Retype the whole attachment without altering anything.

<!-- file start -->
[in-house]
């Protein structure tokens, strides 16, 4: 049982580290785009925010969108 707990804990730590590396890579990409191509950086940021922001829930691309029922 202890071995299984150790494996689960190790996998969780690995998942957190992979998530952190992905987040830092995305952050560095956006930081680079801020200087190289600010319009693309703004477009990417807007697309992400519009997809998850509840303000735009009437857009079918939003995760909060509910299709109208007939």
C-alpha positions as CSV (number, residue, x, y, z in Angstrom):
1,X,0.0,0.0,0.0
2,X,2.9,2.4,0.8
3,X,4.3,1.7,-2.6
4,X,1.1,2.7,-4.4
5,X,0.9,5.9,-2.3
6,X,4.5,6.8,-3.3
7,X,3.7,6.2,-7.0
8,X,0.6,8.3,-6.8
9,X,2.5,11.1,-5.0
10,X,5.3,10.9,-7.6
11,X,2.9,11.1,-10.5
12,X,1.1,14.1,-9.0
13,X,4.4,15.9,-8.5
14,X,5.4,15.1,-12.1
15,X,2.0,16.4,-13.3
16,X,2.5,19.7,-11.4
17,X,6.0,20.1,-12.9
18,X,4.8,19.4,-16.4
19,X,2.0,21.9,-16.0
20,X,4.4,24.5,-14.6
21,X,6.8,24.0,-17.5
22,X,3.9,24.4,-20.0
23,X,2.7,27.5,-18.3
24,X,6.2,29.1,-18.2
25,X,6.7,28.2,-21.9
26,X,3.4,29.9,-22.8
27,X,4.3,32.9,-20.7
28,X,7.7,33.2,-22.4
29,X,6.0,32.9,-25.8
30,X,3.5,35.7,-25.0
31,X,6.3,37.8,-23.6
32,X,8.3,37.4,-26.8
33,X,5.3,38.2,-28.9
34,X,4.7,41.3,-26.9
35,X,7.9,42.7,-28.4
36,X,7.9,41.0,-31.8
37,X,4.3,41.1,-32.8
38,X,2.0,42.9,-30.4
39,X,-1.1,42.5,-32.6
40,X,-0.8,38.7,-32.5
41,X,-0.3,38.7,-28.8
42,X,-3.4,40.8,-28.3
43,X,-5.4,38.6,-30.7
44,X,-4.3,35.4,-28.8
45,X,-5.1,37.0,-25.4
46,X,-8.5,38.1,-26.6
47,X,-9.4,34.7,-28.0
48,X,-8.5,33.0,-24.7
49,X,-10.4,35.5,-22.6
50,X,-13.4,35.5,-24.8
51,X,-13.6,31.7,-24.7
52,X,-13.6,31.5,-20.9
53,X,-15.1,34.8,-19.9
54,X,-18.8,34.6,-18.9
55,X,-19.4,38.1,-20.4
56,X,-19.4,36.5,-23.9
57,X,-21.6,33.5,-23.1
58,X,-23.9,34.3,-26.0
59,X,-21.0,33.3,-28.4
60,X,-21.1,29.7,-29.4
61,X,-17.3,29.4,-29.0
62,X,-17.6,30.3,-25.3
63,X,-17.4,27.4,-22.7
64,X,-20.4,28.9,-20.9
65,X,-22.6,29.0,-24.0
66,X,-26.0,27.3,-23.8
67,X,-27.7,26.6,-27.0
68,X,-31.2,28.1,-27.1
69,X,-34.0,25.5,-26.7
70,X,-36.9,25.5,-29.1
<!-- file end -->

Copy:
[in-house]
């Protein structure tokens, strides 16, 4: 049982580290785009925010969108 707990804990730590590396890579990409191509950086940021922001829930691309029922 202890071995299984150790494996689960190790996998969780690995998942957190992979998530952190992905987040830092995305952050560095956006930081680079801020200087190289600010319009693309703004477009990417807007697309992400519009997809998850509840303000735009009437857009079918939003995760909060509910299709109208007939």
C-alpha positions as CSV (number, residue, x, y, z in Angstrom):
1,X,0.0,0.0,0.0
2,X,2.9,2.4,0.8
3,X,4.3,1.7,-2.6
4,X,1.1,2.7,-4.4
5,X,0.9,5.9,-2.3
6,X,4.5,6.8,-3.3
7,X,3.7,6.2,-7.0
8,X,0.6,8.3,-6.8
9,X,2.5,11.1,-5.0
10,X,5.3,10.9,-7.6
11,X,2.9,11.1,-10.5
12,X,1.1,14.1,-9.0
13,X,4.4,15.9,-8.5
14,X,5.4,15.1,-12.1
15,X,2.0,16.4,-13.3
16,X,2.5,19.7,-11.4
17,X,6.0,20.1,-12.9
18,X,4.8,19.4,-16.4
19,X,2.0,21.9,-16.0
20,X,4.4,24.5,-14.6
21,X,6.8,24.0,-17.5
22,X,3.9,24.4,-20.0
23,X,2.7,27.5,-18.3
24,X,6.2,29.1,-18.2
25,X,6.7,28.2,-21.9
26,X,3.4,29.9,-22.8
27,X,4.3,32.9,-20.7
28,X,7.7,33.2,-22.4
29,X,6.0,32.9,-25.8
30,X,3.5,35.7,-25.0
31,X,6.3,37.8,-23.6
32,X,8.3,37.4,-26.8
33,X,5.3,38.2,-28.9
34,X,4.7,41.3,-26.9
35,X,7.9,42.7,-28.4
36,X,7.9,41.0,-31.8
37,X,4.3,41.1,-32.8
38,X,2.0,42.9,-30.4
39,X,-1.1,42.5,-32.6
40,X,-0.8,38.7,-32.5
41,X,-0.3,38.7,-28.8
42,X,-3.4,40.8,-28.3
43,X,-5.4,38.6,-30.7
44,X,-4.3,35.4,-28.8
45,X,-5.1,37.0,-25.4
46,X,-8.5,38.1,-26.6
47,X,-9.4,34.7,-28.0
48,X,-8.5,33.0,-24.7
49,X,-10.4,35.5,-22.6
50,X,-13.4,35.5,-24.8
51,X,-13.6,31.7,-24.7
52,X,-13.6,31.5,-20.9
53,X,-15.1,34.8,-19.9
54,X,-18.8,34.6,-18.9
55,X,-19.4,38.1,-20.4
56,X,-19.4,36.5,-23.9
57,X,-21.6,33.5,-23.1
58,X,-23.9,34.3,-26.0
59,X,-21.0,33.3,-28.4
60,X,-21.1,29.7,-29.4
61,X,-17.3,29.4,-29.0
62,X,-17.6,30.3,-25.3
63,X,-17.4,27.4,-22.7
64,X,-20.4,28.9,-20.9
65,X,-22.6,29.0,-24.0
66,X,-26.0,27.3,-23.8
67,X,-27.7,26.6,-27.0
68,X,-31.2,28.1,-27.1
69,X,-34.0,25.5,-26.7
70,X,-36.9,25.5,-29.1